• Wine writer, educator, consultant

Romana has worked intensively on the subject of biodynamics for years. Passionately committed to bringing biodynamics to a wider audience, she helped spearhead this Summit Series after the raving success of a similar event she coordinated for German audiences.

Clemens Lageder Round

Clemens Lageder
CEO of Alois Lageder in Alto Adige, Italy

  • Sixth generation to be involved in the family vineyard, founded in 1823
  • Pursued his wine education in Geisenheim (Germany), USA and France
  • Earned an Executive Master for Family Entrepreneurship at the Zeppelin University in Germany

Before joining his family winery in 2015, Clemens worked with Oikopolis-Group in Luxemburg, a corporation for the commercialization of organic and biodynamic aliments. The winery has been committed to biodynamics since 2004, and Clemens seeks to continually expand his knowledge in this sector.

Ludwig Knoll Round

Ludwig Knoll 
Owner of Weingut am Stein, a beacon winery in Franconia and Germany

  • Produce top wines from the legendary Stettener Stein vineyard, among others 
  • Practicing organic cultivation since 2006 and biodynamic cultivation since 2008 
  • Federal Award for Organic Farming 2018. 
  • 5th generation in the winery, since 1890
  • Study Geisenheim
  • Silvaner Specialist  & VDP

Ludwig, together with his wife Sandra, is deeply committed to maintaining the character of the terroir and bringing out the typicality of the site even more clearly through biodynamics. Their landmark winery features a kitchen house, on-site Michelin star restaurant and a “Weinwerk” tasting room that has won architectural awards for its unique construction.

Gernot Heinrich Round

Gernot Heinrich
Owner of Weingut Heinrich winery

  • Known for autochthonous grape varieties including Blaufränkisch
  • Practicing biodynamics since 2006

Since 1990, Gernot and his wife Heike have carved out a name for their Austrian winery through careful and thoughtful cellar work, manual labor and craftsmanship. Their ultimate goal is for their wines to tell of their origins on the cool limestone slopes in the alpine region of Austria.

Rodrigo Soto Round

Rodrigo Soto
Estate Director of Quintessa Winery

  • Established minimal-intervention winemaking philosophy for Benziger in the Russian River Valley
  • Twenty-plus years experience in biodynamics
  • Has become one of the most respected Chilean winemakers, transforming South American vineyards to sustainable operations through biodynamics

Rodrigo has been involved in the food and wine industry nearly all his life. After studying agronomy in university and writing his thesis on organic farming, he has dedicated his career to establishing sustainable, organic and biodynamic operations throughout his native Chile and California.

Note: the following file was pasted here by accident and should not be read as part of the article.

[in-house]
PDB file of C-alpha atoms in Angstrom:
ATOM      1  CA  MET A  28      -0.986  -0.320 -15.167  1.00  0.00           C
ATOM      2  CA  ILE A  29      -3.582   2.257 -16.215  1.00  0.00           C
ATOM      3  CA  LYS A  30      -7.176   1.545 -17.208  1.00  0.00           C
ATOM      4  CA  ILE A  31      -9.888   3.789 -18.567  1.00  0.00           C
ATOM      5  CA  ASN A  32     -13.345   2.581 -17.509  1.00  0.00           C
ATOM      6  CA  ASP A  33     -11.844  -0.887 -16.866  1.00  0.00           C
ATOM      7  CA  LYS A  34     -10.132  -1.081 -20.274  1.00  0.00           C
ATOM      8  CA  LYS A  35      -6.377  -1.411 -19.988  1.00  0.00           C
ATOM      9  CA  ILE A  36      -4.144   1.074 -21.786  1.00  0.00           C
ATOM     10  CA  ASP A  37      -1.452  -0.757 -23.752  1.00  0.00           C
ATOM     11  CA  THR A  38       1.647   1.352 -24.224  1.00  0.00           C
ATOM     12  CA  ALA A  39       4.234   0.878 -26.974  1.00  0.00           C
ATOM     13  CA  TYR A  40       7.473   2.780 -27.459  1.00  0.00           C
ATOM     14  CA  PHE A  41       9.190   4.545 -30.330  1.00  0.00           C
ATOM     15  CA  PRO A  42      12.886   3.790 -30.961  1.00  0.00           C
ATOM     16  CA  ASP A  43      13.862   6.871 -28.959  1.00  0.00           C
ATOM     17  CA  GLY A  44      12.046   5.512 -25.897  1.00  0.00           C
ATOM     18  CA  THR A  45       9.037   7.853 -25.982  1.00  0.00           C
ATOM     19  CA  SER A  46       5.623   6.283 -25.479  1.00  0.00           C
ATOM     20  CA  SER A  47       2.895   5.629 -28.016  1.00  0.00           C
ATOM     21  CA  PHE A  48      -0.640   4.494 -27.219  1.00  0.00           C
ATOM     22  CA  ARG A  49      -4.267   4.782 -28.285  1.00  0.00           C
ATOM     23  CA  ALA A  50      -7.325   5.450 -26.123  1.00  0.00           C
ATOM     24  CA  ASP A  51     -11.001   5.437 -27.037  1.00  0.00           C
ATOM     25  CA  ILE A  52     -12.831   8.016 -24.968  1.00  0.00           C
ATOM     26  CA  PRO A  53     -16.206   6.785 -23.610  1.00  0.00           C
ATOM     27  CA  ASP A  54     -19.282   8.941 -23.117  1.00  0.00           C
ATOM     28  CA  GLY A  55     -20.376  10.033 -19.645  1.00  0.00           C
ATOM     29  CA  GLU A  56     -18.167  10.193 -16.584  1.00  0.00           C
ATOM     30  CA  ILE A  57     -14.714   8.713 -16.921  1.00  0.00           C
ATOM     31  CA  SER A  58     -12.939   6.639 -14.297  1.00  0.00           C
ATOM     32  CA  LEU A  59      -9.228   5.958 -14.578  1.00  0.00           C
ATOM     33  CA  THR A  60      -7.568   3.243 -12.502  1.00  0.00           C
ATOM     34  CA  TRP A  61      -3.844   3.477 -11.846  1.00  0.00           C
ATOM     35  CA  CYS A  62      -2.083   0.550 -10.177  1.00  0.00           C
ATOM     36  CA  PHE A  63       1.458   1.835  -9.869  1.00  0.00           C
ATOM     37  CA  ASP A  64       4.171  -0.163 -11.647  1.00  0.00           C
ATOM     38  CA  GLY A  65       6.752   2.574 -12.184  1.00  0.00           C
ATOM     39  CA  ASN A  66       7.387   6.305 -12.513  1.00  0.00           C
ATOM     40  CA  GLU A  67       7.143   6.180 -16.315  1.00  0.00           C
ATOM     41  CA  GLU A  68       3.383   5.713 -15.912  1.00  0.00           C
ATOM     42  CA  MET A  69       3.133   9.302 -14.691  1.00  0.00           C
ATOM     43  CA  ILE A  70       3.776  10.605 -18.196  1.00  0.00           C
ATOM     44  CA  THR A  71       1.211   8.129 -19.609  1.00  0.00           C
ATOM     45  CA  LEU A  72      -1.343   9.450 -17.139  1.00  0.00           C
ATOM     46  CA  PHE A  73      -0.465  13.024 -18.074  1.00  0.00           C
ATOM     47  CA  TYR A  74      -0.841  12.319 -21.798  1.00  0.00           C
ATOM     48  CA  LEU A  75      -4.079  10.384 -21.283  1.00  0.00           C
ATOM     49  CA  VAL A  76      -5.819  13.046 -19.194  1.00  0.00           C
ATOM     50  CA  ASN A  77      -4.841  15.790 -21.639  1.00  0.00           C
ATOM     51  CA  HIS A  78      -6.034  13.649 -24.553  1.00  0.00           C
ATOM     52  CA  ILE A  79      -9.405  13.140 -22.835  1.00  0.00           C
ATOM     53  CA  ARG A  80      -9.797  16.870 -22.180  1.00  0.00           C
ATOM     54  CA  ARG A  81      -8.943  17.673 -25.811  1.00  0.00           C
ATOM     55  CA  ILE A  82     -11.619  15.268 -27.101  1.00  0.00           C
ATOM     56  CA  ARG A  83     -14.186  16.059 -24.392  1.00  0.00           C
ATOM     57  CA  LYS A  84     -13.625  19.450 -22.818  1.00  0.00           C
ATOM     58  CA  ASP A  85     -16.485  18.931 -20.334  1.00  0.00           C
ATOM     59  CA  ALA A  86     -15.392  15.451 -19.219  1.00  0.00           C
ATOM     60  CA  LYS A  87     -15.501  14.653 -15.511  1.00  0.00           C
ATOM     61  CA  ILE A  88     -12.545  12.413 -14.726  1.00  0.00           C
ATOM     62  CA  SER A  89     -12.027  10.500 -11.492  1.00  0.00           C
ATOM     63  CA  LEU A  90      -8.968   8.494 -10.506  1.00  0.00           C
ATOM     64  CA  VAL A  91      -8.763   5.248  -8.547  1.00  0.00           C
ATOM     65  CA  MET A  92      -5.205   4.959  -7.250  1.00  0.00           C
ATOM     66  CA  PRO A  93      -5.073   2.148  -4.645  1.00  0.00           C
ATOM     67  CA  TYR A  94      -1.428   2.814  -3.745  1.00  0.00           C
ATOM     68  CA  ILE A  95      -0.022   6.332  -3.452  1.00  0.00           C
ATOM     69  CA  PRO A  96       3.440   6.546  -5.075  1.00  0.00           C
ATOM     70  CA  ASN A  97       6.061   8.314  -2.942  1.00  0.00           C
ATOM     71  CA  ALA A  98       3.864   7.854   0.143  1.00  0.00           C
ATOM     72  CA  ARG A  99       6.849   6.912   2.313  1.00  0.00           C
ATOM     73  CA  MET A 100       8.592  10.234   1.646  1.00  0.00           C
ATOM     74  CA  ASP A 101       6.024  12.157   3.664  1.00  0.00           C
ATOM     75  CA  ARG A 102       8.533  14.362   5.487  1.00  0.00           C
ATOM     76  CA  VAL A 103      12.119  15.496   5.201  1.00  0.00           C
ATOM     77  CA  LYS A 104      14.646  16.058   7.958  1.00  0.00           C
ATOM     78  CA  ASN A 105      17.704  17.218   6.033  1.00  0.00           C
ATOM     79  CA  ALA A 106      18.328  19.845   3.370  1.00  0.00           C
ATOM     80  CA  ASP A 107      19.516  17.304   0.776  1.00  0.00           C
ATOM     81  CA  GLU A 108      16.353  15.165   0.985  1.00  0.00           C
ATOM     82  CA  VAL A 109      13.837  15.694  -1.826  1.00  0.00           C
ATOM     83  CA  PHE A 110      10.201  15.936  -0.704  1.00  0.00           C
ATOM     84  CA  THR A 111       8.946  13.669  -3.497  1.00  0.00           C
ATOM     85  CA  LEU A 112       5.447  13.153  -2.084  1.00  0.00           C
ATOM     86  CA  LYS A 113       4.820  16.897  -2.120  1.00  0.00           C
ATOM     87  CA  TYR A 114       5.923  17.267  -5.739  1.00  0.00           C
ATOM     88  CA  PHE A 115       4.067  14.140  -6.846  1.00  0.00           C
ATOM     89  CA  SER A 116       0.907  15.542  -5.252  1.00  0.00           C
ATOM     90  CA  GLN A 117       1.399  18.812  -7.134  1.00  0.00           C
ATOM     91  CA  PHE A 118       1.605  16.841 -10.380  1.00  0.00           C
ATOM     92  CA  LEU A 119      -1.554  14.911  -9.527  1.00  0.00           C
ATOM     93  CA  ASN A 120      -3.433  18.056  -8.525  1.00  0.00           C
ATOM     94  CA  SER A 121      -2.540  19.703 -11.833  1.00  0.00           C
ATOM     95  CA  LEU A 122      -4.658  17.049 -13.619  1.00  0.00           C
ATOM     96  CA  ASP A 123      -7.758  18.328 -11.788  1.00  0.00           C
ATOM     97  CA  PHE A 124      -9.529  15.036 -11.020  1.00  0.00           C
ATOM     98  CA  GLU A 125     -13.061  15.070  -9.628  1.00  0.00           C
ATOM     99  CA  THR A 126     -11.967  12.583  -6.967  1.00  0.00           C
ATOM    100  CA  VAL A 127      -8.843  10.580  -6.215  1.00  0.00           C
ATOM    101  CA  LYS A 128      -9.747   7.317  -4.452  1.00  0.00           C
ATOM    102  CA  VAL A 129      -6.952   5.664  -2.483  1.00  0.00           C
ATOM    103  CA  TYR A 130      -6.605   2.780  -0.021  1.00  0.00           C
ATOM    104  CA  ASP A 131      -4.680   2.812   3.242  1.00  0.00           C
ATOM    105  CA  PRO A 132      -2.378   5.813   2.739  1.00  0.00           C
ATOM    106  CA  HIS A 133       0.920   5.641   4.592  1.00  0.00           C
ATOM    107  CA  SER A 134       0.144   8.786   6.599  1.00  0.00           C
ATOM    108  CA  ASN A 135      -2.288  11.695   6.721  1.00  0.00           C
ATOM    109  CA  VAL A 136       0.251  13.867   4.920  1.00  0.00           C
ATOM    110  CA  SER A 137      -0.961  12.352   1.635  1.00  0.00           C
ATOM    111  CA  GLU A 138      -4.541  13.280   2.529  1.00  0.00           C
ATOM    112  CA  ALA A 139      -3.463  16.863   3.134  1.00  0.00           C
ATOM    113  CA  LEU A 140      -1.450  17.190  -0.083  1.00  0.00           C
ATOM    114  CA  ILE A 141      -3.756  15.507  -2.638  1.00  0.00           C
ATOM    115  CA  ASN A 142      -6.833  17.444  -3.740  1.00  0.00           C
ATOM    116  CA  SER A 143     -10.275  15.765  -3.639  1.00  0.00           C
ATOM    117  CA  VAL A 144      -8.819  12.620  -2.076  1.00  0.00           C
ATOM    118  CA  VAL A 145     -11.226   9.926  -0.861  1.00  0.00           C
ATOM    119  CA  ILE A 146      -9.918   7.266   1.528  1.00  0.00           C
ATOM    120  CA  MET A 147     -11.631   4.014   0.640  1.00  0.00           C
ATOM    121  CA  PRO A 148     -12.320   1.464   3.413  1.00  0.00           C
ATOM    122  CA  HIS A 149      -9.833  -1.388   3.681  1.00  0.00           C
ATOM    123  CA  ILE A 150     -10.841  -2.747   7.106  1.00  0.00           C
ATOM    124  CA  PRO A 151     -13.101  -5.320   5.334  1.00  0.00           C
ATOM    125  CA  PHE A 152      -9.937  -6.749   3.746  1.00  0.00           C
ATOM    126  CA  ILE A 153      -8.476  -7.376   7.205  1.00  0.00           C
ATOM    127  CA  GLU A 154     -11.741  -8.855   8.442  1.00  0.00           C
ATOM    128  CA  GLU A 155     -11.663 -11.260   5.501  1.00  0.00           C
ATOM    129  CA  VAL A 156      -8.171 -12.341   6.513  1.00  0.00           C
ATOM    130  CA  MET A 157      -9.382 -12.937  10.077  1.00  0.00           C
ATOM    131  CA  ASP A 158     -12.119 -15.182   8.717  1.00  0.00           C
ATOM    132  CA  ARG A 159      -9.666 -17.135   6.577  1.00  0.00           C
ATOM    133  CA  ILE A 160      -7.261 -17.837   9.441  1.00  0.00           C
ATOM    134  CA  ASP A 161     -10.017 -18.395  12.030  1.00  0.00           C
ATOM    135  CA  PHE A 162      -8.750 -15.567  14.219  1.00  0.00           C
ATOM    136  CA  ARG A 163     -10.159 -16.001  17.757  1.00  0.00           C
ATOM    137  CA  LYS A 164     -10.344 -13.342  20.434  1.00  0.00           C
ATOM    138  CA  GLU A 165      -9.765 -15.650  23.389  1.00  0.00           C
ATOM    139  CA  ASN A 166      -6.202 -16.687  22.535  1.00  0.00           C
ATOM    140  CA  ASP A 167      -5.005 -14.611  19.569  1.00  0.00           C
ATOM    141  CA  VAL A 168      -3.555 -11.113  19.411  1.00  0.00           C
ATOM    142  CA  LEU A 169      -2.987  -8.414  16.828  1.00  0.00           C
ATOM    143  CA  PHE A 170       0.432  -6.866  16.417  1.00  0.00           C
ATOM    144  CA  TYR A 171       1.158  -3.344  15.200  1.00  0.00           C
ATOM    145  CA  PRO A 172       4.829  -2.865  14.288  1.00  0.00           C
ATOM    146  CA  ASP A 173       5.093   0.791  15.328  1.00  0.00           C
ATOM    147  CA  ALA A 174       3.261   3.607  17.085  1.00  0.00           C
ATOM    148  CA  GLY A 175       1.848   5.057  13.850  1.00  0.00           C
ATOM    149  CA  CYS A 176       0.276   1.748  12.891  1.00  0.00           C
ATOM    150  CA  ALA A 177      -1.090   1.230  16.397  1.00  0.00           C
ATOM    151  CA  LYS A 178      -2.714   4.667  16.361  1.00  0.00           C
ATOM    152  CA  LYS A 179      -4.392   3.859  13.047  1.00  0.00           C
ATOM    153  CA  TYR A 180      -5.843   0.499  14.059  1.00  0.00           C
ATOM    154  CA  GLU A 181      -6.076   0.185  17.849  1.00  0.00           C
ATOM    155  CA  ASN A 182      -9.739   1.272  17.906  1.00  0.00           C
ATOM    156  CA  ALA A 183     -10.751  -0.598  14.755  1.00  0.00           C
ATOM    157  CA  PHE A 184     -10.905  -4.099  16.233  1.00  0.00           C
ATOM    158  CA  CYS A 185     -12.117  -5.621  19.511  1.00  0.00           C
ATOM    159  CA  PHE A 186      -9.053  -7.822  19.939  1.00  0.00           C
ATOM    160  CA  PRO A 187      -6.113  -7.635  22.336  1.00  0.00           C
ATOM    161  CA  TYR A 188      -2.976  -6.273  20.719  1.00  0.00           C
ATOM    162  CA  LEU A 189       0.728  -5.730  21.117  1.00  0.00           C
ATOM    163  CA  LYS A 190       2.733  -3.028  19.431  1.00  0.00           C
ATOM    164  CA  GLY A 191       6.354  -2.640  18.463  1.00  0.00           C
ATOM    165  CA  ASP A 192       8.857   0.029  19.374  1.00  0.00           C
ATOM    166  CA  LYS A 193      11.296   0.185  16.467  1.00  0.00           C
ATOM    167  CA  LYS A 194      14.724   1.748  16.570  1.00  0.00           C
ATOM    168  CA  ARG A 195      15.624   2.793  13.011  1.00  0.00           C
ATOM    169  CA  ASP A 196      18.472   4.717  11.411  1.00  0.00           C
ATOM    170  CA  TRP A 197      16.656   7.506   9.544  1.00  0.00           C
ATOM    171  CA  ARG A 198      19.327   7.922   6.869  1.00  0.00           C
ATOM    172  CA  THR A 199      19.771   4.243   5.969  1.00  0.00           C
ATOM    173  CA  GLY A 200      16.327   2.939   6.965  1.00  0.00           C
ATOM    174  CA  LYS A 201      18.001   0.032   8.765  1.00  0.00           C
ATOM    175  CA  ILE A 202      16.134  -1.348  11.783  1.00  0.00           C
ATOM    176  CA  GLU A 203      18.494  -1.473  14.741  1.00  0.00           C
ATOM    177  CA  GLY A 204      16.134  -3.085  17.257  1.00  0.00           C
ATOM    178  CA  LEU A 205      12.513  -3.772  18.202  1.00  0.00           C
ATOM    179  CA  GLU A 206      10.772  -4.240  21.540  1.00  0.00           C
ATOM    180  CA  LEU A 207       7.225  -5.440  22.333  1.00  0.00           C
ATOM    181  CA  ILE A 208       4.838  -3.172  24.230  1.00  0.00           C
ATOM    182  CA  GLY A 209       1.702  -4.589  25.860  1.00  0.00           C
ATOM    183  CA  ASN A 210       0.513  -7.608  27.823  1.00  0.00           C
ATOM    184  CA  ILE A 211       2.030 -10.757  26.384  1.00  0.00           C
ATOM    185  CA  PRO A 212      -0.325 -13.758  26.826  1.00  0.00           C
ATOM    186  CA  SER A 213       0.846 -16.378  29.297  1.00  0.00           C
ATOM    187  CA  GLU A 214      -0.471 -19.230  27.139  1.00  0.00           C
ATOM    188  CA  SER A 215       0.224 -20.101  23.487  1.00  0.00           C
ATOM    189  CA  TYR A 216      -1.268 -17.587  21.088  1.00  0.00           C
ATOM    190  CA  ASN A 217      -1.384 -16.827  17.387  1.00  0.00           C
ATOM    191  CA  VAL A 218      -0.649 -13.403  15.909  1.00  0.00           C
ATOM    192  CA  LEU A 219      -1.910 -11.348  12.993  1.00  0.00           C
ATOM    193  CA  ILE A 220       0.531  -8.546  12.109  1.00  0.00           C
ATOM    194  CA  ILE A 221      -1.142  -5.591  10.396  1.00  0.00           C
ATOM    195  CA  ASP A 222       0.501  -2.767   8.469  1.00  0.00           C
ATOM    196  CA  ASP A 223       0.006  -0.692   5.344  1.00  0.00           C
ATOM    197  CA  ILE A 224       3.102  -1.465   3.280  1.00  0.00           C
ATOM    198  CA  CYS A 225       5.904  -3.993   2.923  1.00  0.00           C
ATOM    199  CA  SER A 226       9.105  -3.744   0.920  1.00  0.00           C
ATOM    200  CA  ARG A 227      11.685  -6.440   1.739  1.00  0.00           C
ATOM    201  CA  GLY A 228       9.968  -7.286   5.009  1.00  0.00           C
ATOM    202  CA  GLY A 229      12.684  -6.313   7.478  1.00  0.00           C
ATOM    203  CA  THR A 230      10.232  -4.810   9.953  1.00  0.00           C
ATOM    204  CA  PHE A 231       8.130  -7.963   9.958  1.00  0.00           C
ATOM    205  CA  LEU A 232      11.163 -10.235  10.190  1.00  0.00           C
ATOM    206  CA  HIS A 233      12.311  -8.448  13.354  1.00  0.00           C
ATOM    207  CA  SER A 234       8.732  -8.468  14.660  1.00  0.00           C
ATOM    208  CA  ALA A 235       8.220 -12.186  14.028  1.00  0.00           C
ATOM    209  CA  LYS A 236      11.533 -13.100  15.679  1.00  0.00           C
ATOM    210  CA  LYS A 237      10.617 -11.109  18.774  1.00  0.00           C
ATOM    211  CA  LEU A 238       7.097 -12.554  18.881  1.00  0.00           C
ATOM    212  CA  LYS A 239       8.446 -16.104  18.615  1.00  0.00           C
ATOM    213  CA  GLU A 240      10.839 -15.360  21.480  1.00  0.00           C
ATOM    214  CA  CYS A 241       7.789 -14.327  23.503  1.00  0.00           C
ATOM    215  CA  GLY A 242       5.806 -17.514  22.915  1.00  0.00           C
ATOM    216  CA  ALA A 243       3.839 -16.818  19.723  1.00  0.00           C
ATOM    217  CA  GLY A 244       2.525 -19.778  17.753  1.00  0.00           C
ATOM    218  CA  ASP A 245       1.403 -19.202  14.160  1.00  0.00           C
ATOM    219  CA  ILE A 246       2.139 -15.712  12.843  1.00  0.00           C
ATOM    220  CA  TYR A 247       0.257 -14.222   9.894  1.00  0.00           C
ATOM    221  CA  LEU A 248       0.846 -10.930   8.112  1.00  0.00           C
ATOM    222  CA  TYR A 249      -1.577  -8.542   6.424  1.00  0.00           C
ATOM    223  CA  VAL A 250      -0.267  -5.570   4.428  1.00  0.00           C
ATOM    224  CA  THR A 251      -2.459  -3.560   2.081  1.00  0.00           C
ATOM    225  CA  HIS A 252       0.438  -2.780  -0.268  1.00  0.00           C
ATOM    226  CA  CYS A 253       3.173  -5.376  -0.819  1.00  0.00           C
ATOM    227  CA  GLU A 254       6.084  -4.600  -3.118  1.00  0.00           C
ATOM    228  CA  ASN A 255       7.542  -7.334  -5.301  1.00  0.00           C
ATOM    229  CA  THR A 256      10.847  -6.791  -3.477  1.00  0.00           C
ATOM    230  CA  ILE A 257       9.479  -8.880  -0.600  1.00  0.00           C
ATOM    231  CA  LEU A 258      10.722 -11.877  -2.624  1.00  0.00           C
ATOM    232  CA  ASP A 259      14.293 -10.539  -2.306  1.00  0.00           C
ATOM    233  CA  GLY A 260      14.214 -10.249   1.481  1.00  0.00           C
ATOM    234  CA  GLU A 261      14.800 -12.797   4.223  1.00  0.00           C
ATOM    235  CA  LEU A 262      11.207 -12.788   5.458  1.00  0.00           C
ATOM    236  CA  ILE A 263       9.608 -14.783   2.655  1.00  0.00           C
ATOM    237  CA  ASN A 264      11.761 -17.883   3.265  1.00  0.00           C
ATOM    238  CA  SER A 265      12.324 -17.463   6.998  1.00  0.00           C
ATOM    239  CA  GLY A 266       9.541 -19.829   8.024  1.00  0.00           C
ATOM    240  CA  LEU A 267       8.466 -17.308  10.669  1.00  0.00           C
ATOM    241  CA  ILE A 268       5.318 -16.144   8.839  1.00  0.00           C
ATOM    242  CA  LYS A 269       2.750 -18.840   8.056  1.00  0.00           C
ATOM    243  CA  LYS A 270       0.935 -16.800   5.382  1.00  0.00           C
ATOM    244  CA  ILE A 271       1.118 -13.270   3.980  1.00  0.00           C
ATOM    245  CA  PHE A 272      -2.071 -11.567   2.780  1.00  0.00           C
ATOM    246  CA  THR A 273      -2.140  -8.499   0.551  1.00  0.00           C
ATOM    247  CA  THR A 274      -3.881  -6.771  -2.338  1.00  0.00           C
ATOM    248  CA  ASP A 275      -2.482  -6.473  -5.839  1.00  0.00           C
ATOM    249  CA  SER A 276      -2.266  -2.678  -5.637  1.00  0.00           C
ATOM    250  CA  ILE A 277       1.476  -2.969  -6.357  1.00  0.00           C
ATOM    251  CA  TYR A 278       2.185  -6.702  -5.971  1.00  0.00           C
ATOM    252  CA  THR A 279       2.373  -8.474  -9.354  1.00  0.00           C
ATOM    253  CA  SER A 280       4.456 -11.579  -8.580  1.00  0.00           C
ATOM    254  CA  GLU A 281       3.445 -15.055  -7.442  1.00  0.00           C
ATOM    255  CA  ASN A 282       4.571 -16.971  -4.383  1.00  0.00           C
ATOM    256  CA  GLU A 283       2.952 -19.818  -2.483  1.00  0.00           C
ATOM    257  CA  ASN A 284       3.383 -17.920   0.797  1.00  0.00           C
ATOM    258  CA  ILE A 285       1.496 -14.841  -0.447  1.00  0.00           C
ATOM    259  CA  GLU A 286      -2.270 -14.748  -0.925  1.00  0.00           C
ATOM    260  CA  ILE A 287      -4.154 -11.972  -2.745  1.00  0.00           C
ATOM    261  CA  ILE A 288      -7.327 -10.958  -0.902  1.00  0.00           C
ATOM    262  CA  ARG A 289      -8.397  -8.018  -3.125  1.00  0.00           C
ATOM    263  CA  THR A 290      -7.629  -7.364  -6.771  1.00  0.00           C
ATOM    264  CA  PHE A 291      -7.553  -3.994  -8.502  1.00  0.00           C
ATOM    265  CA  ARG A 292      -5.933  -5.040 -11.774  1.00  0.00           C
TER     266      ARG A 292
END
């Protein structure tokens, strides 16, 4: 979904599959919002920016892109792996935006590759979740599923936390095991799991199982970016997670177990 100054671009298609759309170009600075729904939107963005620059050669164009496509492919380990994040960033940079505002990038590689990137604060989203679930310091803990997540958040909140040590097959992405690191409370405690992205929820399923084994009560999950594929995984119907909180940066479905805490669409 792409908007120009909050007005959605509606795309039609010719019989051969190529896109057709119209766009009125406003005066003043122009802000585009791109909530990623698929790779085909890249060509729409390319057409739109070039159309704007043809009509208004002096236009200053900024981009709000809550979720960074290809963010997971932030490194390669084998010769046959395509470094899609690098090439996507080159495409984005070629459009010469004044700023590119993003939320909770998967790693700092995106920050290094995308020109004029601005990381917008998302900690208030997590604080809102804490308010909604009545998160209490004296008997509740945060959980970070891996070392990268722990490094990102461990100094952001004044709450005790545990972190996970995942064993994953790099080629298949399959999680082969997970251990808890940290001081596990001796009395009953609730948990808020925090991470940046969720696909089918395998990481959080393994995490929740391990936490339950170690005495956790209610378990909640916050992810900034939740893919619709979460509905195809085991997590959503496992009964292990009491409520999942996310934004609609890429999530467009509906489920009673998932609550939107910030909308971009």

• You want to understand the difference between organic and biodynamic agriculture
  • You are interested in biodynamics but you have not found sound information in a modern understanding and a convincing practical reference.
  • You want to get in-depth background knowledge beyond the oft-cited cow-horn and moon phases.
  • You want to get a deeper understanding of this global trend and what this means for wine quality and wine style.
  • You want to understand the role and importance of certification boards and different guidelines.
  • You would like to have biodynamics explained from three perspectives, namely from the university and consulting context, from the marketing and journalistic point of view and from the practitioner’s side.


Included in this 4-part virtual summit, you will receive:

  • Presentations from leading experts Dr. Georg Meissner and Romana Echensperger MW
  • Tastings and discussions with renowned biodynamic winemakers Rodrigo Soto, Clemens Lageder, Ludwig Knoll and Gernot Heinrich
  • Intimate interactions through our next-gen virtual conferencing platform and small audience
  • A 6-bottle (60 ml) wine tasting kit with prized biodynamic wines, selected specifically for this virtual summit. 
  • A multi-layered perspective from the university and consulting context, the marketing and journalistic point of view, and the practitioner’s side
  • Full access to recordings of the virtual summit series forever!

*Unfortunately, we cannot ship wine kits to AL, IL, KY, MI, MS, NH, ND, UT, VA and VT or outside of the USA.

Co-Sponsored by:


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TRINK is the world’s first and only English-language digital magazine dedicated to “German-speaking” wines, i.e., those of Austria, Germany, German-speaking Switzerland, and South Tyrol. We believe top-quality journalism and engaging narrative are essential for deepening understanding of these underexplored wine regions. Our contributors are experts in their fields and bring a wealth of on-the-ground expertise and context to put our readers’ fingers on the pulse of these extraordinarily dynamic wine regions.

We are delighted to offer a 25% discount off our premium (“GG”) Patreon subscription tier to students with proof of enrollment in Mastering Biodynamics Virtual Summit. This includes access to all TRINK magazine content, including the TRINK Insider newsletter with exclusive previews, interviews, and wine recommendations, master classes, and more.

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Cancellations of confirmed in-person course enrollments and workshops are accepted up to 60 days before the start of the course. An administration fee of $50 plus the full cost of the study materials and exam fees will be deducted, and the remainder of the course fee refunded to the payee. Separate WSET exam cancellation/transfer rules apply.
Transfers of a confirmed enrollment to another course are accepted 60 days before the course start date with an administration fee of $50.

Cancellations less than 60 days before the in-person course start date or course no shows forfeit any refund/transfer options unless students can provide medical documentation. If medical documentation is provided, students can be transferred to a later course. No refunds will be applied.

Course Transfers cannot be carried forward to the next academic year (which commenced on January 1).

Students are highly encouraged to purchase separate travel insurance.